RITES OF PASSAGE FOR A MODEL RAILWAY - 14: King Coal, Iron Ore and Limestone - Miniaturised Mined Minerals Traffic
Hoppers, easily loaded and unloaded by gravity...
A few examples
Think of coal wagons and what picture presents itself in your mind?
Do you think of a few wagons on a branchline train, some filled with coal for local merchants or for the stationmaster to augment his income, perhaps give his porter-signalman and lad porter a share in the profits for bagging up? Or do you think of exchange sidings, with wagonfuls of coal to be shipped out to yards or docks? You'd be right both times, although the first picture is a little more romantic.
Think again in model terms. How many different kinds of coal wagon can you envisage on your layout? Does it have a loco shed, perhaps a coal depot or even a pit alongside? In model terms nowadays, what with the range of kits and finished resin-cast building models and the possibility of either kit-bashing or scratch-building you've got more or less free range in what you make of your model. You've a choice between a sleepy little branch line station with a depot that will take perhaps two or three wagons, and a full-size club layout with coal pit or ironstone mine and yards-long (in model terms, remember) exchange sidings.
So what types of wagons do we see in the station coal depot or exchange sidings? Well, depending where your pit/mine is, you've got lots of choice.
Starting in the North East (where else?) you've got wagons largely built by either the London & Nearly Everywhere Railway (LNER) or further back, the North Eastern Railway (NER) and even the Stockton & Darlington Railway (S&DR). In the 1930s the LNER brought out their 21 ton hopper wagons, built mainly at Shildon (local). Dapol brought out their version around twenty-thirty years ago, both painted and unpainted. Recently Parkside Dundas (ph: 01592 640896) brought out their kit version. As I already had quite a lot of Dapol's, I didn't think it necessary to buy the kit. I may yet change my mind! Going back in time we have the plastic kit version of the wooden North Eastern hopper from Slaters (www.hamodels.co.uk) - to go with their NER 'Birdcage' Brake-van if you're modelling the pre-1920s era. Earlier than that are the early 'Chaldron Wagons' - if you're modelling Seaham Harbour you could have the chaldron wagons on your layout even in the 1950s/1960s! The people to look for here are RT Models, www.rtmodels.co.uk., who produce a white metal kit with an etch for details such as brake levers and brake 'mechanism'.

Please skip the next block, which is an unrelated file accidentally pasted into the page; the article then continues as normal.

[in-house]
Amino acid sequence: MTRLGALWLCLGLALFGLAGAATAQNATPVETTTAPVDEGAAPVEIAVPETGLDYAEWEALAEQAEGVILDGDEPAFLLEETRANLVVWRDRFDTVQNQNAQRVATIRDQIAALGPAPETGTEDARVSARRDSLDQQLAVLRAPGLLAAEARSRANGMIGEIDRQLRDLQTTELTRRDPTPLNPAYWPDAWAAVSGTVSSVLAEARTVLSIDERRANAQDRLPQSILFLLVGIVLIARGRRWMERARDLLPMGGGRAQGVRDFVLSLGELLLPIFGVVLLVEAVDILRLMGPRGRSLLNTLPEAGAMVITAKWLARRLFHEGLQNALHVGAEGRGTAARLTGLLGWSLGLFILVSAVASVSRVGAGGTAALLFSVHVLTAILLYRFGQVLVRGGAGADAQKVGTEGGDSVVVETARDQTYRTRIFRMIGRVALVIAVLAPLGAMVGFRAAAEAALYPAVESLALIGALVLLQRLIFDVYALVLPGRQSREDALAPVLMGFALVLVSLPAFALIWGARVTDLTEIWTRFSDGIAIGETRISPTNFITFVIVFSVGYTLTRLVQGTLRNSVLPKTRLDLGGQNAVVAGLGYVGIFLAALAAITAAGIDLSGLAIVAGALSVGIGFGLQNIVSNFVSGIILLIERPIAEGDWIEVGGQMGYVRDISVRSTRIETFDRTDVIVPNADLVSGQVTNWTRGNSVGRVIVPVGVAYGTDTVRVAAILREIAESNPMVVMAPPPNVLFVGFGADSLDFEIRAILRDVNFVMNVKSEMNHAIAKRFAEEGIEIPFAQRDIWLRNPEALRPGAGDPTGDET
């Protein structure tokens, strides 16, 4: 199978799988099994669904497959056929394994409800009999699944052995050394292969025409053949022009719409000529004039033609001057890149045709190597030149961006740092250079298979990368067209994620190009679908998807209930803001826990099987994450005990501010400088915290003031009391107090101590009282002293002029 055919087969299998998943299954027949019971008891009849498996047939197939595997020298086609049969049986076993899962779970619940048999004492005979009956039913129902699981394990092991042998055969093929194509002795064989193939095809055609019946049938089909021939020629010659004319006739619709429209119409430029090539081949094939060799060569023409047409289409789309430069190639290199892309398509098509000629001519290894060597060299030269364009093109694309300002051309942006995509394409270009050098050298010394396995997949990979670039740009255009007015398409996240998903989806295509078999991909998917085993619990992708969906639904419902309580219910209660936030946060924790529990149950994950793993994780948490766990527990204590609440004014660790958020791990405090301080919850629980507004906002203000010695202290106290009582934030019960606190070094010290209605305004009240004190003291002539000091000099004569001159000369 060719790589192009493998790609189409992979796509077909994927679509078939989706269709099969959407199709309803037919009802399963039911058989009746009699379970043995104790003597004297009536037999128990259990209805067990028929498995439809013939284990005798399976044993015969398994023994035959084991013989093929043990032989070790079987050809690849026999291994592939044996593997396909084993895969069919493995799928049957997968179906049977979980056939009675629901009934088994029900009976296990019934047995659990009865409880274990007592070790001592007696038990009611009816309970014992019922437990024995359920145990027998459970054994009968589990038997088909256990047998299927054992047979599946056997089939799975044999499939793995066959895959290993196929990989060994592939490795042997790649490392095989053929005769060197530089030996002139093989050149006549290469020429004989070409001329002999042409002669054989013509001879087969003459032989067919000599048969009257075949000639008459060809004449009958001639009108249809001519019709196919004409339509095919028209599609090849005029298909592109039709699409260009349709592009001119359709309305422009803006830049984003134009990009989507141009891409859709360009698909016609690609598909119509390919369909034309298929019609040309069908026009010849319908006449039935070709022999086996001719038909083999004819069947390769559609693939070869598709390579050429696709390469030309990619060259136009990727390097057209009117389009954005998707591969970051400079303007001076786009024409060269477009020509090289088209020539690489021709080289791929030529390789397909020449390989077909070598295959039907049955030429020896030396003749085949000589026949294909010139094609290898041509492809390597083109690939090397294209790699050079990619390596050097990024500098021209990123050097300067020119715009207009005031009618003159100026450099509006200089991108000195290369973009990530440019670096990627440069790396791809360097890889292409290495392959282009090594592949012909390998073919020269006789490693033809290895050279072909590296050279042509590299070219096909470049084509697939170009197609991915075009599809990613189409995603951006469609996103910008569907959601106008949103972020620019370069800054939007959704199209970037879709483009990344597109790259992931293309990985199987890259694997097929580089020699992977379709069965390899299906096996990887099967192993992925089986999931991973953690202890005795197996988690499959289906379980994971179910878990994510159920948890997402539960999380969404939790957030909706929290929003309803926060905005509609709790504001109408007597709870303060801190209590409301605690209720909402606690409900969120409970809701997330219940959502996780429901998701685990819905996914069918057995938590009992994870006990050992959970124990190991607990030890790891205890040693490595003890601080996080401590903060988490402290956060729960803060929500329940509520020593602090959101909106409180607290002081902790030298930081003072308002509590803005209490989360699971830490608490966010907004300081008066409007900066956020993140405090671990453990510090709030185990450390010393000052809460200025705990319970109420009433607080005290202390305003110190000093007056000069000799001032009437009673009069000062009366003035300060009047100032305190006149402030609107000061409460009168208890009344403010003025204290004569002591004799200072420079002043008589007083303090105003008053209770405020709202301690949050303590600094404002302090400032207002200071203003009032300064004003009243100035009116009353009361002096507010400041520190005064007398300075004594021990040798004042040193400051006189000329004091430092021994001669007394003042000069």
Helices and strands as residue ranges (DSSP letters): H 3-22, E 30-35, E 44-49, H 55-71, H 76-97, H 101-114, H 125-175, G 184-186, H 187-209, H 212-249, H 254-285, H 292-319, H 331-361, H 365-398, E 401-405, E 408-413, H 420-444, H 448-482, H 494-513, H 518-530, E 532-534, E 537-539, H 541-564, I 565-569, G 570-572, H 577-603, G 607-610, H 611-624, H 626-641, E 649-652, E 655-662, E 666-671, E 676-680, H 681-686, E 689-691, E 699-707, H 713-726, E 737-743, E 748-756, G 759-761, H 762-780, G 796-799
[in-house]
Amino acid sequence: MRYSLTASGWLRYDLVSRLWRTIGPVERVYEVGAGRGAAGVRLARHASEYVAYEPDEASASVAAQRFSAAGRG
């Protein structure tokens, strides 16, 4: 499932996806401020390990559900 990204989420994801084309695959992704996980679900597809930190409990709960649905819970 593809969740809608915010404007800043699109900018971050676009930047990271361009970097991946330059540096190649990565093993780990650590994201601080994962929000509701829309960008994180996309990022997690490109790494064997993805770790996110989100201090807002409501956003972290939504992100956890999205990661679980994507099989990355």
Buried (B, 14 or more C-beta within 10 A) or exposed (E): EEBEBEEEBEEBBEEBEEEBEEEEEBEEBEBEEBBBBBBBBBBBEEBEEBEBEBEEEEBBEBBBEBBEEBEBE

For those who are hesitant about building wagon kits there is a range of ready-to-run (r-t-r) hoppers and other coal and mineral wagon types from Bachmann and Hornby (aside from the Dapol model of the 21 ton mineral hopper). You have the option of a conversion job, with Smiths (W&H) 3-link brass couplings (either chemically pre-blackened or normal brass) and sprung hooks. Unless your eyesight is good or you wear glasses, don't bother trying to install these. They're very fiddly and need patience to assemble, and that's aside from taking off the original r-t-r coupling and mounting and boring through the headstocks to make a hole big enough to take the shaft of the hook. I usually use a small drill bit, say 0.5mm, and then open it up vertically with a craft knife blade. Unless you've got strong fingers don't try this, or allow children to try it. You could finish up with lacerated fingers! Many r-t-r wagons also have steel weights that need to be taken out - after levering apart both halves of the wagon - and replacing with either cut lead sheet or 'liquid lead', (miniature lead balls sold by Eileen's Emporium). The length of the steel wagon weights prevents the installation of the coupling hooks even when cut down.
In other regions there were mostly private owner six and seven-plank 13t wagon types, many built by Charles Roberts at Gloucester or Wakefield. Slaters do a kit for these with transfer-printed sides and well-detailed brake and door-hinge mouldings. You can also buy the transfers from Modelmaster through Parkside, of an extensive range shown in their catalogue. These wagons had bottom-opening doors, side opening doors that dropped onto bash-plates, and an end-door marked by a long white diagonal stripes on the sides. Then there were also the various types of Loco Coal wagon types, mostly represented as wood- and steel bodied by Hornby and Bachmann, although Parkside and Cooper Craft do kits for the LNER and GWR versions. Parkside also produces a five-plank North British Railway (NBR) loco coal wagon kit. By and large the six and seven plank private owner wagons were widespread throughout Britain, inlcuding the Yorkshire, Lancashire and Midland coal fields for industrial, commercial and home delivery.